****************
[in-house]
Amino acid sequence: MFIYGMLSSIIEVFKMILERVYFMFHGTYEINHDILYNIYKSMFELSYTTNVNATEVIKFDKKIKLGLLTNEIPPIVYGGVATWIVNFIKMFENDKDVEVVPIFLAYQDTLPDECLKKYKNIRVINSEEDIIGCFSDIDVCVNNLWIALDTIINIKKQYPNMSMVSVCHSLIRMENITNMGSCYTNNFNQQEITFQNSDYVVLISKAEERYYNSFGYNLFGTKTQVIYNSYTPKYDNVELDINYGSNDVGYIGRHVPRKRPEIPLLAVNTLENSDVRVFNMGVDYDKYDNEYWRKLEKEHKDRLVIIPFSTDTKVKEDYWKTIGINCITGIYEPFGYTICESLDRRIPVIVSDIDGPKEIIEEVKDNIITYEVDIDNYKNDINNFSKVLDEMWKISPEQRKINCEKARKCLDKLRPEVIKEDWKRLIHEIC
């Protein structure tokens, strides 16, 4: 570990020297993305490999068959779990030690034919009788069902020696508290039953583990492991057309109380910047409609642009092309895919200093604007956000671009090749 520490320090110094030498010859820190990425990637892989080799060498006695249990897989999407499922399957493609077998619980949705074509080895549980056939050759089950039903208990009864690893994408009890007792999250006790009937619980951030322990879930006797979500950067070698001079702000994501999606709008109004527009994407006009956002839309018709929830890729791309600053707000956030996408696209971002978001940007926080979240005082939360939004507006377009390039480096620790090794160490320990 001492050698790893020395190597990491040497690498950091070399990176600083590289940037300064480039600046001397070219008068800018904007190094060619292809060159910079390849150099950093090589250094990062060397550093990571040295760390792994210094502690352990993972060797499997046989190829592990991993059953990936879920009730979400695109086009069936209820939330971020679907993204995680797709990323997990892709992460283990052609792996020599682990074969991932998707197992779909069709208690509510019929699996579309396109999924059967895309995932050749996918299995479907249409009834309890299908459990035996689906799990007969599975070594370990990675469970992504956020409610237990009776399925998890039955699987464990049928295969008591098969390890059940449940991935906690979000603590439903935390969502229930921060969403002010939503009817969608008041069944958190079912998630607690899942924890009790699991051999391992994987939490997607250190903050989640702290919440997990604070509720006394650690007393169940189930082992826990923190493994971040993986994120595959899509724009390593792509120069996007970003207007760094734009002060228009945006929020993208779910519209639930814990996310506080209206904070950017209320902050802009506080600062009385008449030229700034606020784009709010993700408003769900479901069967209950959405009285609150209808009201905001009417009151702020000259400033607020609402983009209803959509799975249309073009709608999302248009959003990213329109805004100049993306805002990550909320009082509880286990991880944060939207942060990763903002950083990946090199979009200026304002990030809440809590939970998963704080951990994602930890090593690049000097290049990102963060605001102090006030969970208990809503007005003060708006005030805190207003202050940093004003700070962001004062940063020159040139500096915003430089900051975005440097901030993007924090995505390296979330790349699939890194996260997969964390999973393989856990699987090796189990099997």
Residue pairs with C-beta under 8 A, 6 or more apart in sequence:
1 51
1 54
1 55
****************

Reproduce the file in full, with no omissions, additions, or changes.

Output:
[in-house]
Amino acid sequence: MFIYGMLSSIIEVFKMILERVYFMFHGTYEINHDILYNIYKSMFELSYTTNVNATEVIKFDKKIKLGLLTNEIPPIVYGGVATWIVNFIKMFENDKDVEVVPIFLAYQDTLPDECLKKYKNIRVINSEEDIIGCFSDIDVCVNNLWIALDTIINIKKQYPNMSMVSVCHSLIRMENITNMGSCYTNNFNQQEITFQNSDYVVLISKAEERYYNSFGYNLFGTKTQVIYNSYTPKYDNVELDINYGSNDVGYIGRHVPRKRPEIPLLAVNTLENSDVRVFNMGVDYDKYDNEYWRKLEKEHKDRLVIIPFSTDTKVKEDYWKTIGINCITGIYEPFGYTICESLDRRIPVIVSDIDGPKEIIEEVKDNIITYEVDIDNYKNDINNFSKVLDEMWKISPEQRKINCEKARKCLDKLRPEVIKEDWKRLIHEIC
């Protein structure tokens, strides 16, 4: 570990020297993305490999068959779990030690034919009788069902020696508290039953583990492991057309109380910047409609642009092309895919200093604007956000671009090749 520490320090110094030498010859820190990425990637892989080799060498006695249990897989999407499922399957493609077998619980949705074509080895549980056939050759089950039903208990009864690893994408009890007792999250006790009937619980951030322990879930006797979500950067070698001079702000994501999606709008109004527009994407006009956002839309018709929830890729791309600053707000956030996408696209971002978001940007926080979240005082939360939004507006377009390039480096620790090794160490320990 001492050698790893020395190597990491040497690498950091070399990176600083590289940037300064480039600046001397070219008068800018904007190094060619292809060159910079390849150099950093090589250094990062060397550093990571040295760390792994210094502690352990993972060797499997046989190829592990991993059953990936879920009730979400695109086009069936209820939330971020679907993204995680797709990323997990892709992460283990052609792996020599682990074969991932998707197992779909069709208690509510019929699996579309396109999924059967895309995932050749996918299995479907249409009834309890299908459990035996689906799990007969599975070594370990990675469970992504956020409610237990009776399925998890039955699987464990049928295969008591098969390890059940449940991935906690979000603590439903935390969502229930921060969403002010939503009817969608008041069944958190079912998630607690899942924890009790699991051999391992994987939490997607250190903050989640702290919440997990604070509720006394650690007393169940189930082992826990923190493994971040993986994120595959899509724009390593792509120069996007970003207007760094734009002060228009945006929020993208779910519209639930814990996310506080209206904070950017209320902050802009506080600062009385008449030229700034606020784009709010993700408003769900479901069967209950959405009285609150209808009201905001009417009151702020000259400033607020609402983009209803959509799975249309073009709608999302248009959003990213329109805004100049993306805002990550909320009082509880286990991880944060939207942060990763903002950083990946090199979009200026304002990030809440809590939970998963704080951990994602930890090593690049000097290049990102963060605001102090006030969970208990809503007005003060708006005030805190207003202050940093004003700070962001004062940063020159040139500096915003430089900051975005440097901030993007924090995505390296979330790349699939890194996260997969964390999973393989856990699987090796189990099997």
Residue pairs with C-beta under 8 A, 6 or more apart in sequence:
1 51
1 54
1 55